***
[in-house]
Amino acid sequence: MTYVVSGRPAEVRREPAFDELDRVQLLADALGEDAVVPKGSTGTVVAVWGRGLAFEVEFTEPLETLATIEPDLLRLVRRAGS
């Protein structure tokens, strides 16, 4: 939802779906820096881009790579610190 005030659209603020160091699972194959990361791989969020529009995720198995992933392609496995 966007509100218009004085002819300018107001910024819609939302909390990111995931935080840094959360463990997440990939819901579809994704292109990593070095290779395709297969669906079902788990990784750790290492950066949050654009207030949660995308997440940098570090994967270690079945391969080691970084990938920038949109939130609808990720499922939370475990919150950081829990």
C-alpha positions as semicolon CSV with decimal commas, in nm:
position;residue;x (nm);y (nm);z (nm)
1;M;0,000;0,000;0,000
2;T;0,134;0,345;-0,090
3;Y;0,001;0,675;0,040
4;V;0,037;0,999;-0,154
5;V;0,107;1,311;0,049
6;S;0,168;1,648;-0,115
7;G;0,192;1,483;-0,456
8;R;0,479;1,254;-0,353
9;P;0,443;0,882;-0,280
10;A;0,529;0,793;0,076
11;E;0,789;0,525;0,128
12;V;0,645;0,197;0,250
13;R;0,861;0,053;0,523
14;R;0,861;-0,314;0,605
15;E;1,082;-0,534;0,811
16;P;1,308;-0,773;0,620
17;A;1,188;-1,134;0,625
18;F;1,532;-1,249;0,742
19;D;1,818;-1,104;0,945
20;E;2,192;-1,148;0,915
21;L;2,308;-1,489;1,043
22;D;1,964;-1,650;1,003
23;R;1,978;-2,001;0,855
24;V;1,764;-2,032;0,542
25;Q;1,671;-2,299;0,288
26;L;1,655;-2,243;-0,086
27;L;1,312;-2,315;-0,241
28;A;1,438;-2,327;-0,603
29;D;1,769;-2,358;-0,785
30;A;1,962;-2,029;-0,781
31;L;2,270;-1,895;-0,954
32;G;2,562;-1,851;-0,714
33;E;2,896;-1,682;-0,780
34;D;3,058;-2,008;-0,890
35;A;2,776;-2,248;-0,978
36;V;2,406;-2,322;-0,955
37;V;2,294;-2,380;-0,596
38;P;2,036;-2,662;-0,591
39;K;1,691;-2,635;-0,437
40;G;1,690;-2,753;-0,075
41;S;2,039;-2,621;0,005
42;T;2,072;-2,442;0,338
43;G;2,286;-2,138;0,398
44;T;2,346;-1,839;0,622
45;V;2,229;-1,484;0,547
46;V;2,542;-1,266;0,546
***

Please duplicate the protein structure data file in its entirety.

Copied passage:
[in-house]
Amino acid sequence: MTYVVSGRPAEVRREPAFDELDRVQLLADALGEDAVVPKGSTGTVVAVWGRGLAFEVEFTEPLETLATIEPDLLRLVRRAGS
């Protein structure tokens, strides 16, 4: 939802779906820096881009790579610190 005030659209603020160091699972194959990361791989969020529009995720198995992933392609496995 966007509100218009004085002819300018107001910024819609939302909390990111995931935080840094959360463990997440990939819901579809994704292109990593070095290779395709297969669906079902788990990784750790290492950066949050654009207030949660995308997440940098570090994967270690079945391969080691970084990938920038949109939130609808990720499922939370475990919150950081829990």
C-alpha positions as semicolon CSV with decimal commas, in nm:
position;residue;x (nm);y (nm);z (nm)
1;M;0,000;0,000;0,000
2;T;0,134;0,345;-0,090
3;Y;0,001;0,675;0,040
4;V;0,037;0,999;-0,154
5;V;0,107;1,311;0,049
6;S;0,168;1,648;-0,115
7;G;0,192;1,483;-0,456
8;R;0,479;1,254;-0,353
9;P;0,443;0,882;-0,280
10;A;0,529;0,793;0,076
11;E;0,789;0,525;0,128
12;V;0,645;0,197;0,250
13;R;0,861;0,053;0,523
14;R;0,861;-0,314;0,605
15;E;1,082;-0,534;0,811
16;P;1,308;-0,773;0,620
17;A;1,188;-1,134;0,625
18;F;1,532;-1,249;0,742
19;D;1,818;-1,104;0,945
20;E;2,192;-1,148;0,915
21;L;2,308;-1,489;1,043
22;D;1,964;-1,650;1,003
23;R;1,978;-2,001;0,855
24;V;1,764;-2,032;0,542
25;Q;1,671;-2,299;0,288
26;L;1,655;-2,243;-0,086
27;L;1,312;-2,315;-0,241
28;A;1,438;-2,327;-0,603
29;D;1,769;-2,358;-0,785
30;A;1,962;-2,029;-0,781
31;L;2,270;-1,895;-0,954
32;G;2,562;-1,851;-0,714
33;E;2,896;-1,682;-0,780
34;D;3,058;-2,008;-0,890
35;A;2,776;-2,248;-0,978
36;V;2,406;-2,322;-0,955
37;V;2,294;-2,380;-0,596
38;P;2,036;-2,662;-0,591
39;K;1,691;-2,635;-0,437
40;G;1,690;-2,753;-0,075
41;S;2,039;-2,621;0,005
42;T;2,072;-2,442;0,338
43;G;2,286;-2,138;0,398
44;T;2,346;-1,839;0,622
45;V;2,229;-1,484;0,547
46;V;2,542;-1,266;0,546